On the bottom lie the fossils of a 200-million-year-old forest that stood in this area during the Triassic period. The abundant slabs of petrified wood are what give the Petrified Forest National Park its name.

Above these remnants of a bygone era, the Painted Desert stretches out with its current flora and fauna. You’ll find fantastic hiking and horseback riding trails in the area that take you to see the area’s nature, both living and dead. You can also immerse yourself in the cultures and crafts of the local Navajo and Apache Native Americans.

Motorcyclists don’t need to get out of the saddle, though, as you can ride through the park along Petrified Forest Rd (which also features a memorial to Route 66). This location is well worth the $20 entry fee for motorcycles.

Horseshoe Bend

If you’ve decided to visit the Grand Canyon, I wholeheartedly recommend setting aside some time in your itinerary to also go see the Horseshoe Bend. This glorious meander of the Colorado River is close to the canyon and absolutely worth your while.

A short and easy hike (more of a walk, really) takes you from the parking lot to the bend’s steep rim. The rock wall plunges almost vertically down 1,000 feet into the flowing river below.

Horseshoe Bend is stunning at any time of day, but it has a particular magic just before sunset. Just note that others will want to see the bend in the dying light of day, too, so be prepared for crowds.

An easy and relaxing cruise will get you to the Horseshoe Bend. Simply ride north from the Grand Canyon on US 89 and it’ll be on the left—you can’t miss it.

Oh, and while you’re there, check out the nearby petroglyphs as well.

Saguaro National Park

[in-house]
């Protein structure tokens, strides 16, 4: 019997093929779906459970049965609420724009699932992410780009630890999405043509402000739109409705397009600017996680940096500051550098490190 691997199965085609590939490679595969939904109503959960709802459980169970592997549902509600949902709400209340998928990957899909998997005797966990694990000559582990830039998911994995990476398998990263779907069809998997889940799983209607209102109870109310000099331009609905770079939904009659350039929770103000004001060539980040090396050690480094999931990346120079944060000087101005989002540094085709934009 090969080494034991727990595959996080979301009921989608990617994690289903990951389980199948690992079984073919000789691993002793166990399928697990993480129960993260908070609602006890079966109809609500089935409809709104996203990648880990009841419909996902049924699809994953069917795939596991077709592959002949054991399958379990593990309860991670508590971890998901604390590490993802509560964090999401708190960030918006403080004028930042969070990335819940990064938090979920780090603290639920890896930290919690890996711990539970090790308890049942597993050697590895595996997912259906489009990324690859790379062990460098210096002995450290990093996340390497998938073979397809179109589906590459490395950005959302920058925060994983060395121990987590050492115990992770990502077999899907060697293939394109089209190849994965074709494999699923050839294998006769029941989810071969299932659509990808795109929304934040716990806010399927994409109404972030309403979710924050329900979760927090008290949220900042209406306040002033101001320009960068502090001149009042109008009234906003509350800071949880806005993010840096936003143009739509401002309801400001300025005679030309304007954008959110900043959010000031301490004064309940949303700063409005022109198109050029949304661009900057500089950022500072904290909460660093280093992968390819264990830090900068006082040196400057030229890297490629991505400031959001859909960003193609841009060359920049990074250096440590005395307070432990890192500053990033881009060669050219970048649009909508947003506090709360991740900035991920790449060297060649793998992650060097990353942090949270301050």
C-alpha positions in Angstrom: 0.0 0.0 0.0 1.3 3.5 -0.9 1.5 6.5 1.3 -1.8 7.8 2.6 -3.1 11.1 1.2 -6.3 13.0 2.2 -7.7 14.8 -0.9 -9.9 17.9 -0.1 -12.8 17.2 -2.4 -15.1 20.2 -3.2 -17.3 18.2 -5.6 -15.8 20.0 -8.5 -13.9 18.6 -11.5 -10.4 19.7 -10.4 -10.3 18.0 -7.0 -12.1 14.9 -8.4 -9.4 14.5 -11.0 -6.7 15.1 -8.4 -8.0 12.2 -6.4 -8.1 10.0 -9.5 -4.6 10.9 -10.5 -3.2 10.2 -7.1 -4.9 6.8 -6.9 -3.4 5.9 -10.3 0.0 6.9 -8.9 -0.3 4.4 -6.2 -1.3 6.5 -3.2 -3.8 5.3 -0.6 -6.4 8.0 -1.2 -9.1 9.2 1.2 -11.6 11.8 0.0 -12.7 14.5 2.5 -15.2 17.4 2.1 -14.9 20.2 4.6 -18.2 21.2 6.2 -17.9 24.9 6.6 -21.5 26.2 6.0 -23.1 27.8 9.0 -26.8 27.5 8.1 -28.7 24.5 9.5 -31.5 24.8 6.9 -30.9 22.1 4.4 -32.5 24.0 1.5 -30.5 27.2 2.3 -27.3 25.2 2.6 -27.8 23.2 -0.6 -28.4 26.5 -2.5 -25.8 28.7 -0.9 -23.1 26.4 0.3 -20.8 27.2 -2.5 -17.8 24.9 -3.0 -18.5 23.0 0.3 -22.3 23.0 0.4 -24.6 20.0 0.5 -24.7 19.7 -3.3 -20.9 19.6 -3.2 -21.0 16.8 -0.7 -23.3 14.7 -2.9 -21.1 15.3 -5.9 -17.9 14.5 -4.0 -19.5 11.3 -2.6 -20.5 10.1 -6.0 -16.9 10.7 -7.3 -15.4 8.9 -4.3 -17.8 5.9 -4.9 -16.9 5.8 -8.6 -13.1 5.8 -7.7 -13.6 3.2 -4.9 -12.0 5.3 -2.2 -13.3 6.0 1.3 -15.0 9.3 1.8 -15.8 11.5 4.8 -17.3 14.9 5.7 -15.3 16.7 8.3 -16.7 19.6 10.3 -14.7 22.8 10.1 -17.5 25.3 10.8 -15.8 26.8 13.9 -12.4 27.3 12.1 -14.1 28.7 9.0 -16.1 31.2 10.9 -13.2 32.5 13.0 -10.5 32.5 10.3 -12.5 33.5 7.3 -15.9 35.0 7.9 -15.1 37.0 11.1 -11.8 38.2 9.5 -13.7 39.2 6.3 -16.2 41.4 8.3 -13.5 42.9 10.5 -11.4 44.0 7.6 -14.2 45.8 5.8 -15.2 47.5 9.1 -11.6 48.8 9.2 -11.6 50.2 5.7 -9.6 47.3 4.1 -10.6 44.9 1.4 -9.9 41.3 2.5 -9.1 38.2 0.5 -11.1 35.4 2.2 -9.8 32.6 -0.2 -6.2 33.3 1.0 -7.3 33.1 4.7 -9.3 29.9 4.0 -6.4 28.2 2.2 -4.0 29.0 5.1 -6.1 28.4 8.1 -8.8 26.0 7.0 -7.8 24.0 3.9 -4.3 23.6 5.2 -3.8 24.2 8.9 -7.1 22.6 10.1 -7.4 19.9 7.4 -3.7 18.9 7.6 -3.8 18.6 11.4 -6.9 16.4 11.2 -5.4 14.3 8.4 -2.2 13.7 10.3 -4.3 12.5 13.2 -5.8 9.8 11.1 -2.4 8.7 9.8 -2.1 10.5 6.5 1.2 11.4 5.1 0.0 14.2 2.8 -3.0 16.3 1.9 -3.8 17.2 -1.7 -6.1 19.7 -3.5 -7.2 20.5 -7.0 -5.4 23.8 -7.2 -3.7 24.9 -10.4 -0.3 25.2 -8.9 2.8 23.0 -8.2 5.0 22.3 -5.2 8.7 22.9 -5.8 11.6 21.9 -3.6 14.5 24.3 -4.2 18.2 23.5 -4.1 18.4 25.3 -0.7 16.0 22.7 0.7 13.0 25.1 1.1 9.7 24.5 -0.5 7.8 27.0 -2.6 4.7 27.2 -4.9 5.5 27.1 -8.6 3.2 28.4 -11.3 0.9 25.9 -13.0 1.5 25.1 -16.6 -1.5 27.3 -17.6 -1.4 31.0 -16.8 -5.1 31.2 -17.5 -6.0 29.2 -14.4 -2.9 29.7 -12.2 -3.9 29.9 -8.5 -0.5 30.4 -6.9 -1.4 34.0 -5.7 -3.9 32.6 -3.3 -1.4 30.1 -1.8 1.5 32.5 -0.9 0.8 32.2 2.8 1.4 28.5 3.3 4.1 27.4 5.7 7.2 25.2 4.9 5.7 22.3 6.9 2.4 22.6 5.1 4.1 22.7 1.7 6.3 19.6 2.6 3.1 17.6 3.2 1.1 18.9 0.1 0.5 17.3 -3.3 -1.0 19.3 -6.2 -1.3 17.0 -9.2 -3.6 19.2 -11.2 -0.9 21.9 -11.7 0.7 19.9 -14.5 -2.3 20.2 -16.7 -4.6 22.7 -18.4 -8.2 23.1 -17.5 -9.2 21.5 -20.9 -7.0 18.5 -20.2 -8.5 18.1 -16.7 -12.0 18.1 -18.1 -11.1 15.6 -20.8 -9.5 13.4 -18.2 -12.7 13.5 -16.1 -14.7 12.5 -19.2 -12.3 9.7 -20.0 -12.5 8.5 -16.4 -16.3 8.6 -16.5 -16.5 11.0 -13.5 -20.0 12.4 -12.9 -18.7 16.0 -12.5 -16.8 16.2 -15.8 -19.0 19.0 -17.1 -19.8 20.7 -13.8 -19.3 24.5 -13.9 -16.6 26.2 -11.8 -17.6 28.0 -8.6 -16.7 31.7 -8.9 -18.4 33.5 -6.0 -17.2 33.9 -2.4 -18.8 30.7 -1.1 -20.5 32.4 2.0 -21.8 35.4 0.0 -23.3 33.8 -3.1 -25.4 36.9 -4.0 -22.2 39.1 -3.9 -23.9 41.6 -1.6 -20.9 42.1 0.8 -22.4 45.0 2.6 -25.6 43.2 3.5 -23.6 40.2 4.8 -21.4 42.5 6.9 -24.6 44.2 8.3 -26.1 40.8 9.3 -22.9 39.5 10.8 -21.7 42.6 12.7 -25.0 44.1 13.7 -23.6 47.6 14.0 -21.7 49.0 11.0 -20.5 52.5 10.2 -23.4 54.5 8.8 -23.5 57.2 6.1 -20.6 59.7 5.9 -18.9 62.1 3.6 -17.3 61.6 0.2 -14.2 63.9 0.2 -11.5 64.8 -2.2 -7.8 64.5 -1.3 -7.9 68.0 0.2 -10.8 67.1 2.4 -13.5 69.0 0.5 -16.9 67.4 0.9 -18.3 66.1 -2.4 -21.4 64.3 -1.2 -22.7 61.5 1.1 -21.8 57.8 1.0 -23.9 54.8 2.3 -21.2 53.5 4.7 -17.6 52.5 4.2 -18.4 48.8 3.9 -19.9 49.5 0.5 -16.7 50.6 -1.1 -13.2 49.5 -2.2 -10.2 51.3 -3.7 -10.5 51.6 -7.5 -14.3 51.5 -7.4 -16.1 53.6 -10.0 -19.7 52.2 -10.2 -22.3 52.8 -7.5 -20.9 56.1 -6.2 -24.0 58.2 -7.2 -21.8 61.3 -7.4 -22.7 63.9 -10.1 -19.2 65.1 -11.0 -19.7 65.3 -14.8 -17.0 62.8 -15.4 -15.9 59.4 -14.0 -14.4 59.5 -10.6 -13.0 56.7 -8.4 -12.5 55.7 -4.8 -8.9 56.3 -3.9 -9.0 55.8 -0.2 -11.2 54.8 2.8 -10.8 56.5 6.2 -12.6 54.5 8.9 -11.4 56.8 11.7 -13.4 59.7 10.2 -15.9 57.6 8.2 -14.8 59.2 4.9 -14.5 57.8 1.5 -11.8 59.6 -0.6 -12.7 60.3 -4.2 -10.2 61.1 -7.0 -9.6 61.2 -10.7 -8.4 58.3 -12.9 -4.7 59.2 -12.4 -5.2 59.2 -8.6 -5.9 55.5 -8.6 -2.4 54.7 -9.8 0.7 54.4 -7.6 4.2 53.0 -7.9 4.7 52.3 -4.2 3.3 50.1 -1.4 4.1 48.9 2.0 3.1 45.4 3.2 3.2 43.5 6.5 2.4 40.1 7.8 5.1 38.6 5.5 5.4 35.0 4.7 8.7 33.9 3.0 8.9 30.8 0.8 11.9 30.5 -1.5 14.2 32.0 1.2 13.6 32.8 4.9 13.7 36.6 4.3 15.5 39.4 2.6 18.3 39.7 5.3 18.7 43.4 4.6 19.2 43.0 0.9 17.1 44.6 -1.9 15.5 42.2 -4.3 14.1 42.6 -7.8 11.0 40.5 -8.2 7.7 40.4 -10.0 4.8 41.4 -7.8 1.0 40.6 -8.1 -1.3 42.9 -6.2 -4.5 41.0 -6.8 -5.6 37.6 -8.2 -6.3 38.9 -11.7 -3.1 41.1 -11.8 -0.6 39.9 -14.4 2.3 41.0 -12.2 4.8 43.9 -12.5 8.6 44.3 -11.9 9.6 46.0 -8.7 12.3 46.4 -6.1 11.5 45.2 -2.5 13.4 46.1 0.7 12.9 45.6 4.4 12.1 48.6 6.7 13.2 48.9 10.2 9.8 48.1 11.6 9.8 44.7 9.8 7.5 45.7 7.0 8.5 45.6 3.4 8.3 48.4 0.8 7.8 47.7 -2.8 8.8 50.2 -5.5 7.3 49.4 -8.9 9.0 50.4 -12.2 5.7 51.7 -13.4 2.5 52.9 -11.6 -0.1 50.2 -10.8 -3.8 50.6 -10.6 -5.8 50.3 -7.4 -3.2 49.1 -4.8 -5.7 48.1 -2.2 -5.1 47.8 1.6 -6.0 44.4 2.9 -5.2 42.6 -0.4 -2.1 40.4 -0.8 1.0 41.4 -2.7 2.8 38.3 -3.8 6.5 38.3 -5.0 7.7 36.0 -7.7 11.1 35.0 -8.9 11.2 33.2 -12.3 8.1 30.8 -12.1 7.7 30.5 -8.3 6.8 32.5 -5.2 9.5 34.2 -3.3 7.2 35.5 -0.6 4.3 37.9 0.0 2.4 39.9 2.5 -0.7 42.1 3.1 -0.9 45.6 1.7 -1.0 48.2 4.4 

Arizona is more than desert, but that desert is (arguably) at its best in the Saguaro National Park. Within easy access from Tucson, this park is split into two sections to the east and west of the city.

The stars of the show in the park are its namesake cacti. The towering, protected saguaro are the largest cacti in the U.S. and a unique part of Arizona’s wildlife.

Multiple excellent hiking trails take you through the parks, but you can also simply motor through it on your bike. Staying on your motorcycle offers you a different perspective of the region, so I recommend seeing it both on foot and on two wheels.

Just pick your riding destination according to your bike. The eastern section features a fully paved one-way road, while the roads in the western section are graded dirt roads.

9 Spectacular Places to Visit in Arizona

Antelope Canyon

Antelope Canyon is the place to be if you’re looking to experience the ancient mystique of the Southwestern desert. Water has carved this slot canyon’s walls into flowing, almost organic shapes that make you feel like you’ve been swallowed by some enormous living creature.